After more than a decade of retirement, Morris was on the verge of a comeback when he fell ill in March. Two days after ITV announced that he would be co-presenting the series Wild Things, Morris collapsed at his home in Hungerford, Berkshire. The children's star, who was rarely afraid of voicing scathing opinions about modern children's programmes, had declared himself "delighted" at the chance to get back in front of the cameras.
"I always knew it would all come round again. It has," he said at the time. But filming for the new series had to be postponed when Morris, a diabetic, was admitted to Swindon's Princess Margaret Hospital for tests. He never fully recovered and had been in a nursing home up to his death.
Last night he was fondly remembered as a children's broadcaster from a different, more gentle age, a favourite uncle whose gift for narration had delighted youngsters for decades. The naturalist Terry Nutkins, who worked with Morris on Animal Magic, and remained a close friend, said last night: "He was, for want of a better word, a magic person. He was very sensitive, he watched people very carefully and that was why he became so successful with the animals, because he watched people and he related people to animals and animals to people. He will be a great loss."
Fellow presenter Desmond Morris added: "He had warmth which got across to children, and he used a technique which was rather like Disney in seeming to make animals talk." Peter Salmon, the BBC1 controller, described him as a "pioneer" who created a "style all of his own".
Animal Magic ran for 21 years and the BBC's decision to end it in 1983, when it still had seven million viewers, was like a "thunderbolt" to Morris. His fame revolved around his animal voices but his talents stretched much further, into music and story-telling.
He kept working right until the end, but his later years were occasionally blighted by bitterness at the broadcasting world he believed had passed him by.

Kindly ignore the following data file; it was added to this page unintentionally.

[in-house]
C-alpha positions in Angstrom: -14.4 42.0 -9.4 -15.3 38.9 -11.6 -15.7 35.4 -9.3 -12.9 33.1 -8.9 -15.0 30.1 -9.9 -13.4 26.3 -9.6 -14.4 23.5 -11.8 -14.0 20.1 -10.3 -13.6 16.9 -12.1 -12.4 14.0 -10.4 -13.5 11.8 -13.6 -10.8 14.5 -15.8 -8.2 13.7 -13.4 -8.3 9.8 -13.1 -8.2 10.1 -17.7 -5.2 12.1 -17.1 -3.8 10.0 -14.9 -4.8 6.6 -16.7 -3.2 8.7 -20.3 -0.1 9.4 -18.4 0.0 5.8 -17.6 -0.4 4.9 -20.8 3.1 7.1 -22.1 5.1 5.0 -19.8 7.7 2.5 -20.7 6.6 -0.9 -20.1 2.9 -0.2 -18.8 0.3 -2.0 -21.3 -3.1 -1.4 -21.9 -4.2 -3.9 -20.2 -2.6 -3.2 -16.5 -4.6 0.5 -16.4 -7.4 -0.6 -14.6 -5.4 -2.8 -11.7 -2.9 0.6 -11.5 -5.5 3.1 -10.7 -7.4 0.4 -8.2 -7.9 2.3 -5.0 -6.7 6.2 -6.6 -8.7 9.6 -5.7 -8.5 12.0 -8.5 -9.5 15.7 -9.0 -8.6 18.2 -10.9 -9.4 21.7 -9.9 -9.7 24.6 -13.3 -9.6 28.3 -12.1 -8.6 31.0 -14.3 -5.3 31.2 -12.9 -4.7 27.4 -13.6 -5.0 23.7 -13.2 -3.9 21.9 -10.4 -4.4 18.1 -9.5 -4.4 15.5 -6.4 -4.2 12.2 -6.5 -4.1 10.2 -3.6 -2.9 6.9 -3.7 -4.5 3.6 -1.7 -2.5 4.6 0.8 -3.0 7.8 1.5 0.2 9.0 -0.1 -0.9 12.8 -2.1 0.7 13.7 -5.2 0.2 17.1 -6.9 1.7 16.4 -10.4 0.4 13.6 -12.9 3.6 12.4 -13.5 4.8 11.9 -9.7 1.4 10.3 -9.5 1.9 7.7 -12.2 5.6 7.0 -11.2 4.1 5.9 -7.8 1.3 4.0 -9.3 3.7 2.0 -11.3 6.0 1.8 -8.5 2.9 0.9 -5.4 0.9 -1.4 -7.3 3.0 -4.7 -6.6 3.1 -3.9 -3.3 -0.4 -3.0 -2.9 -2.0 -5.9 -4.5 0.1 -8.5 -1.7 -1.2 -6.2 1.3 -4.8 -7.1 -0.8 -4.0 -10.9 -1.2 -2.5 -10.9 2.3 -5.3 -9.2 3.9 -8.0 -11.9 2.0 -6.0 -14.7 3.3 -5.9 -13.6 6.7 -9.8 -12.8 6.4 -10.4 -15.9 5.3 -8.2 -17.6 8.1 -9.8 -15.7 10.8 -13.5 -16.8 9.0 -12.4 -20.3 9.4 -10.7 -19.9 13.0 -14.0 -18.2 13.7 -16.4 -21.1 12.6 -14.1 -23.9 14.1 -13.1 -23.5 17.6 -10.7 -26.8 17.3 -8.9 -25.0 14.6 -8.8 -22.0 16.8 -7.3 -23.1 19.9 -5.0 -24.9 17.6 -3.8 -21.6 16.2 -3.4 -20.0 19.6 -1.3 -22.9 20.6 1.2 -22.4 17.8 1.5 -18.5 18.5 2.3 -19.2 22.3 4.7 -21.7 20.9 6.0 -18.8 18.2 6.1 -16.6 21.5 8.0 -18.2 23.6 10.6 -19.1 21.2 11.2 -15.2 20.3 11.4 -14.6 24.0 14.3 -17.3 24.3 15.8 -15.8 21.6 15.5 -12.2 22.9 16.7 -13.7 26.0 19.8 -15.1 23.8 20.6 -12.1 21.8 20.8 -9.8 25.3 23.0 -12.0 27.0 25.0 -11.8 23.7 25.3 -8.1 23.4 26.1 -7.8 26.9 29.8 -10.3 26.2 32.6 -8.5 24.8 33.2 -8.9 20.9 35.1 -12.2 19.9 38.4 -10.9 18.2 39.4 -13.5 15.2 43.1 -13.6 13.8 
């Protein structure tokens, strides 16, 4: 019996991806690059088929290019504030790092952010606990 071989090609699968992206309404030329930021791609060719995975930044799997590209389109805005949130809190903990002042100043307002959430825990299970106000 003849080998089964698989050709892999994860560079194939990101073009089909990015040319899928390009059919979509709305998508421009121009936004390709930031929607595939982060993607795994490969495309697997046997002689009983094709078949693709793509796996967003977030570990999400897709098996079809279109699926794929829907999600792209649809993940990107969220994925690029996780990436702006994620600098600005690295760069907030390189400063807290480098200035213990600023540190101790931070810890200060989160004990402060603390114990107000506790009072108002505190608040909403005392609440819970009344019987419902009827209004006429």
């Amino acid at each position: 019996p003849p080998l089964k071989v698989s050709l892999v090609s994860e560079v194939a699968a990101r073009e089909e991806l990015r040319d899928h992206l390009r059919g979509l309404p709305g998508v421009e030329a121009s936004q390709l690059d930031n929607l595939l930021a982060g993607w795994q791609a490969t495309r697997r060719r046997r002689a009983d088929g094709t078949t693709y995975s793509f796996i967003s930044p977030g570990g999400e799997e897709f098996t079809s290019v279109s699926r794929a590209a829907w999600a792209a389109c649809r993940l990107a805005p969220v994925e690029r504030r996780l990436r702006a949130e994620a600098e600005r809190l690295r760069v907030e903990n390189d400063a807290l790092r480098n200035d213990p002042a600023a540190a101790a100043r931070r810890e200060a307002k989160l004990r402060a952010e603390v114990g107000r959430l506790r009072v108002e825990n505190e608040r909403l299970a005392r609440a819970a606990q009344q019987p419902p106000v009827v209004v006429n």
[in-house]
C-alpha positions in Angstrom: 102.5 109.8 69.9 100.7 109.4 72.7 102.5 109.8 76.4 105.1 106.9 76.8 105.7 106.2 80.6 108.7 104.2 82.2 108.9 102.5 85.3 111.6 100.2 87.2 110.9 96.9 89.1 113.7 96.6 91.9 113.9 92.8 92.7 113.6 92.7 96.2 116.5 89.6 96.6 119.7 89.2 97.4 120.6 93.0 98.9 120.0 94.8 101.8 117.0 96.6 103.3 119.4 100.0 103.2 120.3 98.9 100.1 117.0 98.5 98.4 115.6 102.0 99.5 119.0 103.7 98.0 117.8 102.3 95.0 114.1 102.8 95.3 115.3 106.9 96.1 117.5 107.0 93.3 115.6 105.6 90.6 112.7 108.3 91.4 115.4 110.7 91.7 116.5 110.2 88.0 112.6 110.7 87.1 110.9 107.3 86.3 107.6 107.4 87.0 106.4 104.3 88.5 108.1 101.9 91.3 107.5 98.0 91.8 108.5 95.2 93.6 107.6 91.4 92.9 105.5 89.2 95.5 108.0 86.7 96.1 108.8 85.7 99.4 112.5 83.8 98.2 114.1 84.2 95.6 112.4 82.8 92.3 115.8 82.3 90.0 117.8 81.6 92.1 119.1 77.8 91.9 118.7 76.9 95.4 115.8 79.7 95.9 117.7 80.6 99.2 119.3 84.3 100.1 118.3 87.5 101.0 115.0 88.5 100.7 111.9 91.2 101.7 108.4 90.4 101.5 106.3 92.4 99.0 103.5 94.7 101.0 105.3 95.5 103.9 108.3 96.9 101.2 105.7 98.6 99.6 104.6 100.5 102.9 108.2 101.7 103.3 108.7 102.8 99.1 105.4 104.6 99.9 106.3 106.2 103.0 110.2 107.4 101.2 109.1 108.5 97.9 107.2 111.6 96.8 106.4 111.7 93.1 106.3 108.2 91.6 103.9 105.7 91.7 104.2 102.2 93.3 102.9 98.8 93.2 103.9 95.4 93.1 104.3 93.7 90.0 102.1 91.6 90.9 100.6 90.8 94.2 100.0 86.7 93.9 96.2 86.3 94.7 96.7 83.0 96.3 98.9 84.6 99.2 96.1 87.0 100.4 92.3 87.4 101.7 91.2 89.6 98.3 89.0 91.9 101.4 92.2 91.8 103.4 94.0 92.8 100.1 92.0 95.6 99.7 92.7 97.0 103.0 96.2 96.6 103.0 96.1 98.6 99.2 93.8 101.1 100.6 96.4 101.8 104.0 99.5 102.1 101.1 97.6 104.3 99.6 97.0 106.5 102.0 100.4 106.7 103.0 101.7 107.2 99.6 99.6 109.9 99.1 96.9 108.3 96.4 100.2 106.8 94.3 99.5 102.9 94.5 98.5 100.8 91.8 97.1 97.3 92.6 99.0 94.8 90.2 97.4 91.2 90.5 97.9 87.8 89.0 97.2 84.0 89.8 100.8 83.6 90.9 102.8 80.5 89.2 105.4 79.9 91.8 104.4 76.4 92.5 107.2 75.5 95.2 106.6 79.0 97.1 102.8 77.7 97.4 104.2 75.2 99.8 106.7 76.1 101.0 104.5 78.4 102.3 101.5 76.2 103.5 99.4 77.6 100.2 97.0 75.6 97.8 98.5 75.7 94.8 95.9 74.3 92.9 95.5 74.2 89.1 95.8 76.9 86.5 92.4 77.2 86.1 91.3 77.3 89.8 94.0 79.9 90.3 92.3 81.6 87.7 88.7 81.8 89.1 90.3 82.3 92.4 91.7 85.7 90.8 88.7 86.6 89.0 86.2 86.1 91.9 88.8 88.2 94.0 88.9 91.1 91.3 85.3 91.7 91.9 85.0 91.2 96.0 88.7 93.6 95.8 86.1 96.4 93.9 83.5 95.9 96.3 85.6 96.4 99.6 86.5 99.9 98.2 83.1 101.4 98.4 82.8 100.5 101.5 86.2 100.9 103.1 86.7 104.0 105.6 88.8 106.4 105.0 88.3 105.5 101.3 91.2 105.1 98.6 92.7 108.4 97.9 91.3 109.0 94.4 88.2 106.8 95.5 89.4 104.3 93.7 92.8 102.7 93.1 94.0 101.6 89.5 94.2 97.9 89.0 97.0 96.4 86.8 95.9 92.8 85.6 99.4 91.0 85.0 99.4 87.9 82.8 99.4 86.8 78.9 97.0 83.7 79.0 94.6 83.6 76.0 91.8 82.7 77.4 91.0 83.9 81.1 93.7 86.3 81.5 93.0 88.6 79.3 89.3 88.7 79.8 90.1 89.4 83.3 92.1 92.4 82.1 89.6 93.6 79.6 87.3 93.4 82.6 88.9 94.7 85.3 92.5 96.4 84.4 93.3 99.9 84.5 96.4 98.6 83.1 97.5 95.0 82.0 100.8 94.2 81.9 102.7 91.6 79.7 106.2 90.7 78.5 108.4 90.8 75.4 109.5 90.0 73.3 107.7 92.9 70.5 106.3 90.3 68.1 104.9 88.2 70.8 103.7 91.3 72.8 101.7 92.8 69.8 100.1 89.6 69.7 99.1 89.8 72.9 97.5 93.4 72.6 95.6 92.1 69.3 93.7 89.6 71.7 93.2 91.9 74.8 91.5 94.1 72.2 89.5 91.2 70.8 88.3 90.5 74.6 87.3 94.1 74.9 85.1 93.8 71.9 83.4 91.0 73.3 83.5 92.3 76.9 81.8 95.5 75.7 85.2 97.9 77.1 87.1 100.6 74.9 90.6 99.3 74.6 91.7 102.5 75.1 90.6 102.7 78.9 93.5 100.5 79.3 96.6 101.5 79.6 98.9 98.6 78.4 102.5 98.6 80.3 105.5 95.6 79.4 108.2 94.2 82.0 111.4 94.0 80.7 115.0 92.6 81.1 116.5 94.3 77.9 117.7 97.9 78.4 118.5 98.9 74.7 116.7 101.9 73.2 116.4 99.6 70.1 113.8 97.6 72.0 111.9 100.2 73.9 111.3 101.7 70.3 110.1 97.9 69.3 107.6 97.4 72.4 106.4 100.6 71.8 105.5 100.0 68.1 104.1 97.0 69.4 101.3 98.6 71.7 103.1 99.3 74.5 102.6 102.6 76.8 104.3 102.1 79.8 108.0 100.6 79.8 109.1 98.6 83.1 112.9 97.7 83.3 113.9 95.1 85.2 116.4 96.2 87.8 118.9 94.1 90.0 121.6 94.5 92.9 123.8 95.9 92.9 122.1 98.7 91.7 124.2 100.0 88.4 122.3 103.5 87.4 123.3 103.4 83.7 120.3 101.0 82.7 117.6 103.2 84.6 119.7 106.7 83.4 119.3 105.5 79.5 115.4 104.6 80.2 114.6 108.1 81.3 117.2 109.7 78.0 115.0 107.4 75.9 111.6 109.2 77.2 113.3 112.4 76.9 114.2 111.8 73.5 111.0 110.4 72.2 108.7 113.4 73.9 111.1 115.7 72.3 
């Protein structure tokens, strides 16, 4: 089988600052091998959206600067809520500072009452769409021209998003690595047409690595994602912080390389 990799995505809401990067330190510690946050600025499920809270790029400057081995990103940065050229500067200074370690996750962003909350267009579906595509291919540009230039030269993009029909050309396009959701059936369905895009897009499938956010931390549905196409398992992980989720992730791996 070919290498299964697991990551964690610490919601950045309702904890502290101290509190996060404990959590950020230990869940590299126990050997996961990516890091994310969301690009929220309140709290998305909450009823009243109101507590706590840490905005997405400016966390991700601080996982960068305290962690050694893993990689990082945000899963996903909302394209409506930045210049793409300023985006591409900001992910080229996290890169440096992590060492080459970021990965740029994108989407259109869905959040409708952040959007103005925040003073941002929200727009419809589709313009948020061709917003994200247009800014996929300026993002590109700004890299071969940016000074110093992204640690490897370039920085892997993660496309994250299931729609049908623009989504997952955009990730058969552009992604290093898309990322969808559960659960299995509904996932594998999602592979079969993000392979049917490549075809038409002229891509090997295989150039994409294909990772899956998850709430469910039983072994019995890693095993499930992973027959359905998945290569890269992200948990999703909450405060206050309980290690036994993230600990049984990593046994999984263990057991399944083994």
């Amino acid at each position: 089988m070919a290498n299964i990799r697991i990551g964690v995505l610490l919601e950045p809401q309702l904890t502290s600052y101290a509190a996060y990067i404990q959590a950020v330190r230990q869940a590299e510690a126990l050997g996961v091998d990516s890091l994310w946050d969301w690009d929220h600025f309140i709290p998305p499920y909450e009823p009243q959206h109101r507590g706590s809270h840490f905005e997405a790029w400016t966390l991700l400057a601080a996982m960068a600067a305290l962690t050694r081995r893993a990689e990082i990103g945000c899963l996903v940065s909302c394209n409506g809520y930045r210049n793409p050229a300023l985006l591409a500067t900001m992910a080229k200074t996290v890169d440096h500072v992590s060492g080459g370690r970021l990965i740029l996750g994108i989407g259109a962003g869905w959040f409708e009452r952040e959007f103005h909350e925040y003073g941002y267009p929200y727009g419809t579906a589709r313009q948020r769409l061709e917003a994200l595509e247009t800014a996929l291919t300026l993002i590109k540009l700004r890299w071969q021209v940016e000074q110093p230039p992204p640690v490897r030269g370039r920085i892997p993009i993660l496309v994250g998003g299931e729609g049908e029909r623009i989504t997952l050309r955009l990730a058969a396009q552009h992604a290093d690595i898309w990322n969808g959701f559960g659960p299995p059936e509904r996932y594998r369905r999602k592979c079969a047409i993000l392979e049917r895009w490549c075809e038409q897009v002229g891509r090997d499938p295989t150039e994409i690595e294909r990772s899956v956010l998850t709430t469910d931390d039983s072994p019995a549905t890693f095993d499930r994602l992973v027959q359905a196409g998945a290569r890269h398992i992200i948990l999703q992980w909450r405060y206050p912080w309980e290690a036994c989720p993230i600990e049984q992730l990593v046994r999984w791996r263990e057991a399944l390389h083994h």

A family wrangle over money and the loss of his devoted wife Eileen 10 years ago, after 45 years of marriage, had also brought extra sadness to his later years.
Born Ernest John Morris on 20 June 1916, in Newport, south Wales, he came from a family of story-tellers and, being the youngest of three, he found that if he wanted to be heard, laughter was a way of capturing an audience. He soon became involved with the local repertory company. "I was not so much stage-struck as wanting to show off," he said later.
At 17 he left Newport and headed for London but his first efforts ended in failure and he settled for a job as a Wiltshire farm manager, where he remained for 13 years. During these Second World War years he met Eileen, an elegant couture model, who was separated from her husband, and had been evacuated with her two small children to the country.
He wooed her with a string of onions, the only present he could find in those austere times, declaring himself entranced by her easy laugh. They remained devoted until her death in 1989 and, at her own request, he buried her beneath the shrubbery of their country barn.
Morris's first break came in 1946 when BBC Bristol asked him to use his talent for mimicry for funny stories at the end of news bulletins. During his career he entranced children in a variety of children's programmes but it was for Animal Magic that he will be best remembered. It was Morris's idea to present the programme as a zoo-keeper, complete with peaked cap. He used his gift to speak for zoo animals, finding an uncannily suitable voice for every beast from a llama to a chameleon. He was appointed OBE in 1983.
In his later years he became an outspoken critic of the new BBC regime, which he called "bonkers". Similarly, he hardly needed prodding into scathing dismissals of many other modern animal programmes.